The Canberra Centenary Trail is 140km long. Most people will not ride it in one go. One trick is to break it up into multiple stages and to do a different section on different days. The question now is how to get to the track head and home again at the end of the ride. Canberra.bike suggests taking the bike on a Canberra Rapid Bus. The terminus stations are a base camp for the rides.
Australian Hiker is a website for bushwalking but there are interesting reviews of Canberra Nature Park. As routes are often along management trails they can be ridden as well. In the worst case of ‘walking only’ trails, the review may provide inspiration for further investigation what is possible along management trails.
Mount Tennent, Honeysuckle Creek and Mount Rob Roy belong to the great hill climbs in the south. Mount Tennent, south of Tharwa, is usually walked but it can be run. Honeysuckle Creek is a popular road ride (the road is currently closed), and Mount Rob Roy a gravel ascent on Banks Steep Track management trail.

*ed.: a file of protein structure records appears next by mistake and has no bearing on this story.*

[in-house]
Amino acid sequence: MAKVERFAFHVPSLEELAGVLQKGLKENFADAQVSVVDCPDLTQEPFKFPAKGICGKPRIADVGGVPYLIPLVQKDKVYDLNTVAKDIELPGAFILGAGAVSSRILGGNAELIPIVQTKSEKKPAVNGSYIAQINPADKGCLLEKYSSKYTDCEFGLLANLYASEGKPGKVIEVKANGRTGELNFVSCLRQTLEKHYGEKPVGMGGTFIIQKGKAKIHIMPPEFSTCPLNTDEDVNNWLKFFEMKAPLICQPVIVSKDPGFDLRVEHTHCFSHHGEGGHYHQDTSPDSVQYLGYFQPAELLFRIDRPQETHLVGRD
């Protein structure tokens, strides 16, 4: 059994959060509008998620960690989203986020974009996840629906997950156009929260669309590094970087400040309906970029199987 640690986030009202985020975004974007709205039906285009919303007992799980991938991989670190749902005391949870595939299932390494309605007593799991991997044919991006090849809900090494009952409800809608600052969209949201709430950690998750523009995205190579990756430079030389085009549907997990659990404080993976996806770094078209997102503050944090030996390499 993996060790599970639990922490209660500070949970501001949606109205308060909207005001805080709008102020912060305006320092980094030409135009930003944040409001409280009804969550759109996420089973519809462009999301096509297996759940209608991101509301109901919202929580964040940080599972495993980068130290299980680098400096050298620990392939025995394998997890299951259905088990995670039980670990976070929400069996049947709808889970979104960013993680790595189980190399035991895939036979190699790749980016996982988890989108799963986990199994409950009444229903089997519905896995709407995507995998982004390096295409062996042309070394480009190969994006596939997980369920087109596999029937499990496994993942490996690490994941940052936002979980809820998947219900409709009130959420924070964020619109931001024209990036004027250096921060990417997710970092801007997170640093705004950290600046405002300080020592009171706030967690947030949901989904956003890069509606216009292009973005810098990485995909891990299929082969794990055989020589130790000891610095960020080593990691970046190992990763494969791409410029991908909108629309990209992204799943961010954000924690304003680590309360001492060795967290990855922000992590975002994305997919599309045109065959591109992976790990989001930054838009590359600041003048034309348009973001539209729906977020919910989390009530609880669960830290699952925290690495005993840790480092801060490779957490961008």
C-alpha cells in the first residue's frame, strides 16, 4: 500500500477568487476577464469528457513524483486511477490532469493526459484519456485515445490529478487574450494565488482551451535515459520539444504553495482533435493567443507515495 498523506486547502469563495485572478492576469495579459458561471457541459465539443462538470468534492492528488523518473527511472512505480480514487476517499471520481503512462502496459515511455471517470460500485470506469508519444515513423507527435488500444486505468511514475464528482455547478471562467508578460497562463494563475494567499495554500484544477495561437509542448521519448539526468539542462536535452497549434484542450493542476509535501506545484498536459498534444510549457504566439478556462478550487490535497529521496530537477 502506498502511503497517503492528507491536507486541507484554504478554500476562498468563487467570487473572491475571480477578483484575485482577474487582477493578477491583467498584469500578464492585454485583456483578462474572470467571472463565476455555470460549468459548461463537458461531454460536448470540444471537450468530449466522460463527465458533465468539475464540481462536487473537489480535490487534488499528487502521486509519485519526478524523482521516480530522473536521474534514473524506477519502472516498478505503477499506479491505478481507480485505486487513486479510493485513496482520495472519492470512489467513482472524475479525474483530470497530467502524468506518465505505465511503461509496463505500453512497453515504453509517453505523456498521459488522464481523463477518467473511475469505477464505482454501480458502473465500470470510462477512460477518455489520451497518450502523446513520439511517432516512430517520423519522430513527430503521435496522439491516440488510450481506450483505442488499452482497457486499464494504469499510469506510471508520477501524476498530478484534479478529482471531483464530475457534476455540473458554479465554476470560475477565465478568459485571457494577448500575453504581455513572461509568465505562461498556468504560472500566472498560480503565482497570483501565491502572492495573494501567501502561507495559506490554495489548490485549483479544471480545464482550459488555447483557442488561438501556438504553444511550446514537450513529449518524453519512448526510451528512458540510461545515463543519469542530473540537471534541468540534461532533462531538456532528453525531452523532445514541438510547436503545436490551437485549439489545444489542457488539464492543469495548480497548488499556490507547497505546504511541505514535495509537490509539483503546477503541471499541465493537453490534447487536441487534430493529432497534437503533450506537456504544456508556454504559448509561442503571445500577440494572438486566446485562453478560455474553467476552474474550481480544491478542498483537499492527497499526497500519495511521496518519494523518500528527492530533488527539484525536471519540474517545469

The Canberra Nature Park reserves seem to be endless and the view is obstructed by the forest and hills. The management trails and paths meander their way around the hills. This network of trails and paths has grown historically. There is a surprise around every corner.
The recreational use of nature reserves is balanced against preservation. The Canberra Nature Park Draft Reserve Management Plan 2019 includes all the details for each of the 37 nature reserves, but the document is too big to carry with you.
If you are unfamiliar with a reserve, the smartphone app Komoot with OpenStreetMap would be a good start to help you find your way. The information relating to cycling in the Management Plan has been captured in OpenStreetMap. The rideable nature reserves will be reviewed in this post.